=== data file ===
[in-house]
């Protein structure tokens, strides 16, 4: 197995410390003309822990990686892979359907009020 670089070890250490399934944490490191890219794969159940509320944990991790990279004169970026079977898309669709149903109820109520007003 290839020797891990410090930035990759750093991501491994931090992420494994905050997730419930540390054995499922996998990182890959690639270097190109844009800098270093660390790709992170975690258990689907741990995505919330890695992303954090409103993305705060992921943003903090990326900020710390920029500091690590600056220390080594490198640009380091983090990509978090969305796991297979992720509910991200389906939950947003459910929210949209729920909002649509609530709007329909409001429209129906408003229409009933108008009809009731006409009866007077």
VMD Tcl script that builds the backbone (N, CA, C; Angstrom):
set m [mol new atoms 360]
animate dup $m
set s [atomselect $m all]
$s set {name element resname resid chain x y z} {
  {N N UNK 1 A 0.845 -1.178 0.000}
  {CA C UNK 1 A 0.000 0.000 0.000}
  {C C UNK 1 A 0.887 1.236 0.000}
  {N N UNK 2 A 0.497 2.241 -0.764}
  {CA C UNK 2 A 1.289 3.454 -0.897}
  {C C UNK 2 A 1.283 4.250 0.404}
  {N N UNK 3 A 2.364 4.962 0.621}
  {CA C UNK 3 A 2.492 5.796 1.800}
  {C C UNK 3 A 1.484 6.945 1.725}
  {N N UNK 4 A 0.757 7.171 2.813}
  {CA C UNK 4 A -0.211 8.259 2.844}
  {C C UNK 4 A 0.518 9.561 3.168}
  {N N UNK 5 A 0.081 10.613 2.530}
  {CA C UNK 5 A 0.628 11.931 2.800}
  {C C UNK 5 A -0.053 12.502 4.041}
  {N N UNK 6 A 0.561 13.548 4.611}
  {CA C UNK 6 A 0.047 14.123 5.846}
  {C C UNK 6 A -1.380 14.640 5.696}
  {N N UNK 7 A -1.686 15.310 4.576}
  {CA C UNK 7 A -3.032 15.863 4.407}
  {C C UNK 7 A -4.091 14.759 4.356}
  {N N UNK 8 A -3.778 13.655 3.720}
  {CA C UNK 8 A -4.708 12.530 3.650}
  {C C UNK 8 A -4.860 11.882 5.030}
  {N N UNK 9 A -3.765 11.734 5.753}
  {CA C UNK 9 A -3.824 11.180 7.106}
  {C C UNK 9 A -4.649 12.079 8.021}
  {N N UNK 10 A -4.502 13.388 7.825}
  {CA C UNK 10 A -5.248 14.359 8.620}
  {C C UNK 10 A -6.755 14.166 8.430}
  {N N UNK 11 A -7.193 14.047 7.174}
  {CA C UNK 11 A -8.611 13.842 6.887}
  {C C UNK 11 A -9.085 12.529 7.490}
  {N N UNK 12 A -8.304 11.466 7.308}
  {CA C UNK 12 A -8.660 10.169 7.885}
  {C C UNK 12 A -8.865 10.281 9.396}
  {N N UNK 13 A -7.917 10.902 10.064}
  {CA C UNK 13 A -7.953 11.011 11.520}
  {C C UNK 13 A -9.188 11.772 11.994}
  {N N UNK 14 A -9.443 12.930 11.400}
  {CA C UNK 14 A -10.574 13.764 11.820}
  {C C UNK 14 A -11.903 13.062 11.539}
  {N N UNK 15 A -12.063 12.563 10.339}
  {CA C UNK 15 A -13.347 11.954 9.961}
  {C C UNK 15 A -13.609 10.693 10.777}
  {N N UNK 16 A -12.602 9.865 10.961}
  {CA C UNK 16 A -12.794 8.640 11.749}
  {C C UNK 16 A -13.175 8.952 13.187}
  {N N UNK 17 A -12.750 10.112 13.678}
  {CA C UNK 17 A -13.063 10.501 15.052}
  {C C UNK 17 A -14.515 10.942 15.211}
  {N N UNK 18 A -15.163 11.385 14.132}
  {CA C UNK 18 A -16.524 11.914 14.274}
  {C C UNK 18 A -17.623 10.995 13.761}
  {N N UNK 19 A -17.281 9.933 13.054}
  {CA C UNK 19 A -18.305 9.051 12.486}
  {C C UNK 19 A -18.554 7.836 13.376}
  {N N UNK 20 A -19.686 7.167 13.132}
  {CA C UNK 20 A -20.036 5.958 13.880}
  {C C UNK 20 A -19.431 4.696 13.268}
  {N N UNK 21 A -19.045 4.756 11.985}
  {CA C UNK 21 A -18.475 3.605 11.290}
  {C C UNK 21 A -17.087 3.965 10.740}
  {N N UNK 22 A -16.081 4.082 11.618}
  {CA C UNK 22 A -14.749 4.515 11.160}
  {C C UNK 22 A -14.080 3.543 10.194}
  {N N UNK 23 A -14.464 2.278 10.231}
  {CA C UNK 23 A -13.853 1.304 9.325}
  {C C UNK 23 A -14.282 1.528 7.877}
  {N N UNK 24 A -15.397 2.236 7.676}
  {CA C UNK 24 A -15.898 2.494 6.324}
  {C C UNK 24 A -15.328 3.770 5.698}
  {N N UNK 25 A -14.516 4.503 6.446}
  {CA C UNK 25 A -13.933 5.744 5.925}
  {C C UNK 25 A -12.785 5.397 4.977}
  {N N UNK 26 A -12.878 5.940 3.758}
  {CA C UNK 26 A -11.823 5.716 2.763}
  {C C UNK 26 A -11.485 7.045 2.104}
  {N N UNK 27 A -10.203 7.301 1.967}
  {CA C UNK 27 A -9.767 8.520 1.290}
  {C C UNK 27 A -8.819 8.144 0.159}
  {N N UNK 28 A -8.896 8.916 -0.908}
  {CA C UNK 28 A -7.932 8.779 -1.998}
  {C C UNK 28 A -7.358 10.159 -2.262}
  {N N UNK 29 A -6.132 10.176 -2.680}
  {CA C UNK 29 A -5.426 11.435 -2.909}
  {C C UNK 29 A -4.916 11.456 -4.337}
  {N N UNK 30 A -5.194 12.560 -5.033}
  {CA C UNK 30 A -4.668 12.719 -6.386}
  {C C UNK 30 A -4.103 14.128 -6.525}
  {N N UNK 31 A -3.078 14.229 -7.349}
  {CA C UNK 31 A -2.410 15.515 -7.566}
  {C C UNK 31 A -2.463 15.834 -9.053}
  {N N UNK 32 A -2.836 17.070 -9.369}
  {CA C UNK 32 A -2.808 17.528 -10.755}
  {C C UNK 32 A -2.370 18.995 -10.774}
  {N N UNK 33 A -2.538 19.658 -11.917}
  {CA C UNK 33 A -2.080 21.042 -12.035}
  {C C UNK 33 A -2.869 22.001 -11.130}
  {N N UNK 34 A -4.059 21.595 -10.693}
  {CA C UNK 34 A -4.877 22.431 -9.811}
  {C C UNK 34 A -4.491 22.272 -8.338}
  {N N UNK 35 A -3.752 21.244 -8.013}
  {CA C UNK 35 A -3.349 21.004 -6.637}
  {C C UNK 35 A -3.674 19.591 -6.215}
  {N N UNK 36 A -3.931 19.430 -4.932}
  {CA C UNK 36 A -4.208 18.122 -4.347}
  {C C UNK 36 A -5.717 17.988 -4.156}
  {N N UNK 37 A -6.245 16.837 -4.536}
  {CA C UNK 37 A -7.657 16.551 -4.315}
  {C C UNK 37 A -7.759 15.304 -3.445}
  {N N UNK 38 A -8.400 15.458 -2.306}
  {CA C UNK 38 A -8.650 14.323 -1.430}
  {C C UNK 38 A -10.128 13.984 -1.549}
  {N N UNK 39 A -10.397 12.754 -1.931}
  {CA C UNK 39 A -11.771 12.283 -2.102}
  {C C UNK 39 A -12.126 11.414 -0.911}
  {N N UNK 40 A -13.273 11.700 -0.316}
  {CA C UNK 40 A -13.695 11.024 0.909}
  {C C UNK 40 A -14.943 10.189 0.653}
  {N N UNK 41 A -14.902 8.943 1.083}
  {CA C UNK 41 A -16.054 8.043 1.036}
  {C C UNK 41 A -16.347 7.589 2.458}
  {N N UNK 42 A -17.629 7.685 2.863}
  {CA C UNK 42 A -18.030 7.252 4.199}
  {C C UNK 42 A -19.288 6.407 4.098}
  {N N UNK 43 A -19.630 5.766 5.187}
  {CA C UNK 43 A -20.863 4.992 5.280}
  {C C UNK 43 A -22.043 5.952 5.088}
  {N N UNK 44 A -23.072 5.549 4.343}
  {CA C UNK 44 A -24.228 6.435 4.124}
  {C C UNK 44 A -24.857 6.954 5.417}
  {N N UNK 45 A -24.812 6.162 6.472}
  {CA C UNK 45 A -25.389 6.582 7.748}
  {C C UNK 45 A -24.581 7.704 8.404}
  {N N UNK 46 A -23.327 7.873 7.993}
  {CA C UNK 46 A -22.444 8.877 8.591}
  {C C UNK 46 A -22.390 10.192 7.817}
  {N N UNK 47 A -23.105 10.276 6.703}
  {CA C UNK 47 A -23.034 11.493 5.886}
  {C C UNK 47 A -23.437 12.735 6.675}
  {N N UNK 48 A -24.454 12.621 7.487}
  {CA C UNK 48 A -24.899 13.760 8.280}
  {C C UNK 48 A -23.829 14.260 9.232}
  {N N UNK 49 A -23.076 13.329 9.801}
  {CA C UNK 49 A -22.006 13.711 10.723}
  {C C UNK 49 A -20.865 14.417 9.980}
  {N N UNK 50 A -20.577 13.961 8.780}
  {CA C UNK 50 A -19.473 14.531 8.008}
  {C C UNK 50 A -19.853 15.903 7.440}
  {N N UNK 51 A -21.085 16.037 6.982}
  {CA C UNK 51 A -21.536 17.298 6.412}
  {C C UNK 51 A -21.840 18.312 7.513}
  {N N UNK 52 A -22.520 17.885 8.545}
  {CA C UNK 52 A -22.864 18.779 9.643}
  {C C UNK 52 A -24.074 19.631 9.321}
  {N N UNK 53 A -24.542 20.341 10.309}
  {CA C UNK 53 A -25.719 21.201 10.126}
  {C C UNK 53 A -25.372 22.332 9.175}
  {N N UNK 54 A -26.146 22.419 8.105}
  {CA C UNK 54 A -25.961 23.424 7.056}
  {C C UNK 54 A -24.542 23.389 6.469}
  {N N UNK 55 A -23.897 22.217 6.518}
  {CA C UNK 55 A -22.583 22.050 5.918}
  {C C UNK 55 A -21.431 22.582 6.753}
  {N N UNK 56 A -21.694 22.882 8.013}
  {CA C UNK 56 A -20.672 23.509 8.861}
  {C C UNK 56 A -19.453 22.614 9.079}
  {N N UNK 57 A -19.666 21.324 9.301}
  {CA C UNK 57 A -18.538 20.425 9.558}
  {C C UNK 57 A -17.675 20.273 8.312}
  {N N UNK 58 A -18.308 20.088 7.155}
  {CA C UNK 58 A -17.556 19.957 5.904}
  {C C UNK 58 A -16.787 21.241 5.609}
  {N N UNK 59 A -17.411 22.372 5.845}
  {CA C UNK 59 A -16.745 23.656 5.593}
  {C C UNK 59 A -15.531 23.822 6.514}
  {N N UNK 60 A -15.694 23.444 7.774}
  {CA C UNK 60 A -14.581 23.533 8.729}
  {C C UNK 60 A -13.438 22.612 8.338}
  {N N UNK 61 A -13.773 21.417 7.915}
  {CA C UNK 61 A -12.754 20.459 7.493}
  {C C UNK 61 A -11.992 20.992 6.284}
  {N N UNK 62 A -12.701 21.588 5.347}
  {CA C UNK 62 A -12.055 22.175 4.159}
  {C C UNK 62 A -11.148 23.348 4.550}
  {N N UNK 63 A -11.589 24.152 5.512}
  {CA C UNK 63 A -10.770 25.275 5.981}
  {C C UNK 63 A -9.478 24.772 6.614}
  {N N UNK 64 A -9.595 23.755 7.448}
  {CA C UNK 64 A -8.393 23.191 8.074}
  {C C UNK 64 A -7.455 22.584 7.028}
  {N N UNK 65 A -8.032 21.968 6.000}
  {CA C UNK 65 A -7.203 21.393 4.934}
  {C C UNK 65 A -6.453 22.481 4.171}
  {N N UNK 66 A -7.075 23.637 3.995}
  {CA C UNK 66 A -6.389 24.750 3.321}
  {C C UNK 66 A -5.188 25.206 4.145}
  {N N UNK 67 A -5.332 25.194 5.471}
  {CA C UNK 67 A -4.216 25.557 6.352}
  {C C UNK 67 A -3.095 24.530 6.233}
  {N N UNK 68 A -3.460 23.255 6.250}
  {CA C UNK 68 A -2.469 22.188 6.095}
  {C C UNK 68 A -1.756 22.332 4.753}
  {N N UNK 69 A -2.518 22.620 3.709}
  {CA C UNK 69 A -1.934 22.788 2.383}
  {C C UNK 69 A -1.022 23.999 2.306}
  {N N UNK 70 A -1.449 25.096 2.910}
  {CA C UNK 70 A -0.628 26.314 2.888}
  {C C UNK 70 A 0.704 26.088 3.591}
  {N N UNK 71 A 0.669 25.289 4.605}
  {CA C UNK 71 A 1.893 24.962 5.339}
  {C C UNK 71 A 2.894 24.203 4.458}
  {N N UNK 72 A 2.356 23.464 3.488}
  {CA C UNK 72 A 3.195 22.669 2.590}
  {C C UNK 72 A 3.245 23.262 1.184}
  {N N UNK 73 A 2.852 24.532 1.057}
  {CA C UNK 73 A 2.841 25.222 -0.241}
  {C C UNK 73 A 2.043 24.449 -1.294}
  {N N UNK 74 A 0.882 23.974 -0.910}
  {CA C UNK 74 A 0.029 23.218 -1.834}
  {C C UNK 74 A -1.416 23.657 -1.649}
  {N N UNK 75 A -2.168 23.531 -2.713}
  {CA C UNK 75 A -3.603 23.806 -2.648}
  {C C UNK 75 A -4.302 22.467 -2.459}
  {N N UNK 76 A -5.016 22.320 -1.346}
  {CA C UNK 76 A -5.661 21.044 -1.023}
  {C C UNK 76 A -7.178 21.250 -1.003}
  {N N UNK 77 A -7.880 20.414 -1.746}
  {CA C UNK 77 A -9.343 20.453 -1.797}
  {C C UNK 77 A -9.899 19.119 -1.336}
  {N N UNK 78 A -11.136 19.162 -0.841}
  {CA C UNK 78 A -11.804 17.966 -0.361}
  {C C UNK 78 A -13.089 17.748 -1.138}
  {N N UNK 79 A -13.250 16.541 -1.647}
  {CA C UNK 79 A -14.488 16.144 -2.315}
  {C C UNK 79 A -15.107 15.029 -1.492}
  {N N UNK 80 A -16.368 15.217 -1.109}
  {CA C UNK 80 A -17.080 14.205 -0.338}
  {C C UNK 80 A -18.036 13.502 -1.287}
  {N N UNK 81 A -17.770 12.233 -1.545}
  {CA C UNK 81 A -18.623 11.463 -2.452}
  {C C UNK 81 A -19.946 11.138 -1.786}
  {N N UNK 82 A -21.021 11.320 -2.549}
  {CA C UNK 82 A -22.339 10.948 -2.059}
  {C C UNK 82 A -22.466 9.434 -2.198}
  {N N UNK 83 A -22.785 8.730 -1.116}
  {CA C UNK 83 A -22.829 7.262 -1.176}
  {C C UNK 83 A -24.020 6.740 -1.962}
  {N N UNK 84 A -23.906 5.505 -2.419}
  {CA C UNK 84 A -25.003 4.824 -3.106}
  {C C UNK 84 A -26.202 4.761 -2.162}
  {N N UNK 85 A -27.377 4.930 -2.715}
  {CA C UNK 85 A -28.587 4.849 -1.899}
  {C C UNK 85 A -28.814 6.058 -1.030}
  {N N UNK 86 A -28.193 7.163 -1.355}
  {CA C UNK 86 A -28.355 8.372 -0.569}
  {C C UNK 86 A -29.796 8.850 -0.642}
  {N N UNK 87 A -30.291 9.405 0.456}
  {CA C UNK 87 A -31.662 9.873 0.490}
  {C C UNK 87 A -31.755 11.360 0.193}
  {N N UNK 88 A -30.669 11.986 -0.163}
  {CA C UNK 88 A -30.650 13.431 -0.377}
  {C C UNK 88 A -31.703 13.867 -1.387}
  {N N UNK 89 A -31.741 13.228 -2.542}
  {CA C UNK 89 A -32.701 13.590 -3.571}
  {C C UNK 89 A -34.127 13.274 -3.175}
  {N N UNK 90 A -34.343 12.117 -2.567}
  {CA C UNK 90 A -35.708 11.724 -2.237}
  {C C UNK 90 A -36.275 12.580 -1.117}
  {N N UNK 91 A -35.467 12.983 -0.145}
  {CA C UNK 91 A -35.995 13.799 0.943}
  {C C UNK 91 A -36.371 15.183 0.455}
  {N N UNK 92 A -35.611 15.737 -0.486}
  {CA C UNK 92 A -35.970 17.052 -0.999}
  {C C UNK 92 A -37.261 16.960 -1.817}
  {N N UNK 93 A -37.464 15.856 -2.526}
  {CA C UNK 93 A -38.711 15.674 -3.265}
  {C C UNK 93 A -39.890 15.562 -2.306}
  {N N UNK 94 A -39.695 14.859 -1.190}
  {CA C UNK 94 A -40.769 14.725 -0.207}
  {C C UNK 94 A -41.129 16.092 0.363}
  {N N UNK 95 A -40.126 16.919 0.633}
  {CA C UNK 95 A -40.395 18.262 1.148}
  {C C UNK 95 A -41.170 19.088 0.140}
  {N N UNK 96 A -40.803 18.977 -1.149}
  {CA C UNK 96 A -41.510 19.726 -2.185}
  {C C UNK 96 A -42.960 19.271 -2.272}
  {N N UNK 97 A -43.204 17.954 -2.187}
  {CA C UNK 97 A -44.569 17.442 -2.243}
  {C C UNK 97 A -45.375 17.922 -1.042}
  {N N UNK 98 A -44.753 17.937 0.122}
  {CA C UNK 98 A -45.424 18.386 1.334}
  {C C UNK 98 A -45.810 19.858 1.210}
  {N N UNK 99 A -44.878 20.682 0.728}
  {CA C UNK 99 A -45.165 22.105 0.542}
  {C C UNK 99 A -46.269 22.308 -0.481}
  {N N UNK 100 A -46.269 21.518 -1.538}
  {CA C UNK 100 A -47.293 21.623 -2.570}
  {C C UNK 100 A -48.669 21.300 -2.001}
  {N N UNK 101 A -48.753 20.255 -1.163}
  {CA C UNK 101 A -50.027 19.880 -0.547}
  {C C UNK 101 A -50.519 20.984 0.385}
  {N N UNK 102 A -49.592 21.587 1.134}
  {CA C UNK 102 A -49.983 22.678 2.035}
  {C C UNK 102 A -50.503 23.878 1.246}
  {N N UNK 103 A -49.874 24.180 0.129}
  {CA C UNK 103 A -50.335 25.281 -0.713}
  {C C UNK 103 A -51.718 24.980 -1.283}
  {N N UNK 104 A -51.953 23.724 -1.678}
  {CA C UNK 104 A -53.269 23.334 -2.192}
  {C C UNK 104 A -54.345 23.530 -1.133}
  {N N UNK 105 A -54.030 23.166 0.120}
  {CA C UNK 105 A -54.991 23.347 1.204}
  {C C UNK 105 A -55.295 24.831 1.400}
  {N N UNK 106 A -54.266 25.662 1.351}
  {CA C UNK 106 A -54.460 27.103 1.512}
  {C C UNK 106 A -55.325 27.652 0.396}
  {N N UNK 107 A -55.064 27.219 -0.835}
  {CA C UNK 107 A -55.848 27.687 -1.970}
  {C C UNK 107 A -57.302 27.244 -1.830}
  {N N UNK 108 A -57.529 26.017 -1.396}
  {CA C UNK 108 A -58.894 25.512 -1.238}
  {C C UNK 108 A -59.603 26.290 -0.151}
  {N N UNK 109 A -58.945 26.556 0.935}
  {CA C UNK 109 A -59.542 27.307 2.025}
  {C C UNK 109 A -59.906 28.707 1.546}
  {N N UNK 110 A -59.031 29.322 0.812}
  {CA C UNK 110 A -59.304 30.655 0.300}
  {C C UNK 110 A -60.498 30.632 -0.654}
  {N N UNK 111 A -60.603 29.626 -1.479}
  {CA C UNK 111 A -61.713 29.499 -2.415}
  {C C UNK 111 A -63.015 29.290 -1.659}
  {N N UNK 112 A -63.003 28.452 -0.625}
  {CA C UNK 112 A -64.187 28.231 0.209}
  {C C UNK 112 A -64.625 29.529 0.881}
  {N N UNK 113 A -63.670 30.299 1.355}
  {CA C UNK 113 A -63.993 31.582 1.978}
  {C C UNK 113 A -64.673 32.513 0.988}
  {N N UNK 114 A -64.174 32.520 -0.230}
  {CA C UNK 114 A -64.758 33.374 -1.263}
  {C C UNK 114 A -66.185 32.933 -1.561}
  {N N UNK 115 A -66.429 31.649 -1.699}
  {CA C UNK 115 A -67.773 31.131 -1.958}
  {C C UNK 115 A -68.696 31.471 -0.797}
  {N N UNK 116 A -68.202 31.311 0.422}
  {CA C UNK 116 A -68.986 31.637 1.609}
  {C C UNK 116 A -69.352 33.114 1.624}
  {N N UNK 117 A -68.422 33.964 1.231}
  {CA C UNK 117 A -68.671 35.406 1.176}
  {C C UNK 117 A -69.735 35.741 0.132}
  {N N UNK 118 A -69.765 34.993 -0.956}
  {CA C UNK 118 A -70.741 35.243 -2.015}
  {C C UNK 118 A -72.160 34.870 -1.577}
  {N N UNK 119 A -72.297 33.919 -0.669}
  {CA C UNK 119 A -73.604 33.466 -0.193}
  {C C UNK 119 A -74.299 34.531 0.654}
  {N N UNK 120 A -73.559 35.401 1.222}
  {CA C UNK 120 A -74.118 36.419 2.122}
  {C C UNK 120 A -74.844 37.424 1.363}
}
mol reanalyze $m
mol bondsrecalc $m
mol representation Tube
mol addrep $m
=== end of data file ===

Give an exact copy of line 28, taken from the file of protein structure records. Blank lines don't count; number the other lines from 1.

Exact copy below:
  {C C UNK 7 A -4.091 14.759 4.356}